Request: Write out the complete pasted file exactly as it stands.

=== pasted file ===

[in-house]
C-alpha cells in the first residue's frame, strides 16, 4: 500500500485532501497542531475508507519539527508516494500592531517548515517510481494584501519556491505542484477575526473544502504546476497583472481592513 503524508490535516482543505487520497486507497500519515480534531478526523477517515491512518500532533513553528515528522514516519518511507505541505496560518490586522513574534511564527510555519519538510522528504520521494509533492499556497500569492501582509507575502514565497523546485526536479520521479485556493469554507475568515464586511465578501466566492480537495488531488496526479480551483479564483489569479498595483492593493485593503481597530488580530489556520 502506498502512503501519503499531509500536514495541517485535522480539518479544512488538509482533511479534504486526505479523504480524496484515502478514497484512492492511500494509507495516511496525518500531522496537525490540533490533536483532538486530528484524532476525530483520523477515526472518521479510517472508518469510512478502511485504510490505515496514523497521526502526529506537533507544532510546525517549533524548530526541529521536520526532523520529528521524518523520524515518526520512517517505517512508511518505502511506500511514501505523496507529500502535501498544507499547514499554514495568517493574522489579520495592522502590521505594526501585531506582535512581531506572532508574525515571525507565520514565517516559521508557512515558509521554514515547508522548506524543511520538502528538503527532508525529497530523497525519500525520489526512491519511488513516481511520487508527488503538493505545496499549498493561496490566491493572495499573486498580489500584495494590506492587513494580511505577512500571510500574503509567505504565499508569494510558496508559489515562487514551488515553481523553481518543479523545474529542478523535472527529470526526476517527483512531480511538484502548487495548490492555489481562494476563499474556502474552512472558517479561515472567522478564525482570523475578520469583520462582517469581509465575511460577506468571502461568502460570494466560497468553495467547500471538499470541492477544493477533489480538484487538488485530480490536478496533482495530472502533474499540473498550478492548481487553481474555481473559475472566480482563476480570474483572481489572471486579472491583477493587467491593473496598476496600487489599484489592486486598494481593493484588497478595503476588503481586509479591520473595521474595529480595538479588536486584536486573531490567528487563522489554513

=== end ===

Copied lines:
[in-house]
C-alpha cells in the first residue's frame, strides 16, 4: 500500500485532501497542531475508507519539527508516494500592531517548515517510481494584501519556491505542484477575526473544502504546476497583472481592513 503524508490535516482543505487520497486507497500519515480534531478526523477517515491512518500532533513553528515528522514516519518511507505541505496560518490586522513574534511564527510555519519538510522528504520521494509533492499556497500569492501582509507575502514565497523546485526536479520521479485556493469554507475568515464586511465578501466566492480537495488531488496526479480551483479564483489569479498595483492593493485593503481597530488580530489556520 502506498502512503501519503499531509500536514495541517485535522480539518479544512488538509482533511479534504486526505479523504480524496484515502478514497484512492492511500494509507495516511496525518500531522496537525490540533490533536483532538486530528484524532476525530483520523477515526472518521479510517472508518469510512478502511485504510490505515496514523497521526502526529506537533507544532510546525517549533524548530526541529521536520526532523520529528521524518523520524515518526520512517517505517512508511518505502511506500511514501505523496507529500502535501498544507499547514499554514495568517493574522489579520495592522502590521505594526501585531506582535512581531506572532508574525515571525507565520514565517516559521508557512515558509521554514515547508522548506524543511520538502528538503527532508525529497530523497525519500525520489526512491519511488513516481511520487508527488503538493505545496499549498493561496490566491493572495499573486498580489500584495494590506492587513494580511505577512500571510500574503509567505504565499508569494510558496508559489515562487514551488515553481523553481518543479523545474529542478523535472527529470526526476517527483512531480511538484502548487495548490492555489481562494476563499474556502474552512472558517479561515472567522478564525482570523475578520469583520462582517469581509465575511460577506468571502461568502460570494466560497468553495467547500471538499470541492477544493477533489480538484487538488485530480490536478496533482495530472502533474499540473498550478492548481487553481474555481473559475472566480482563476480570474483572481489572471486579472491583477493587467491593473496598476496600487489599484489592486486598494481593493484588497478595503476588503481586509479591520473595521474595529480595538479588536486584536486573531490567528487563522489554513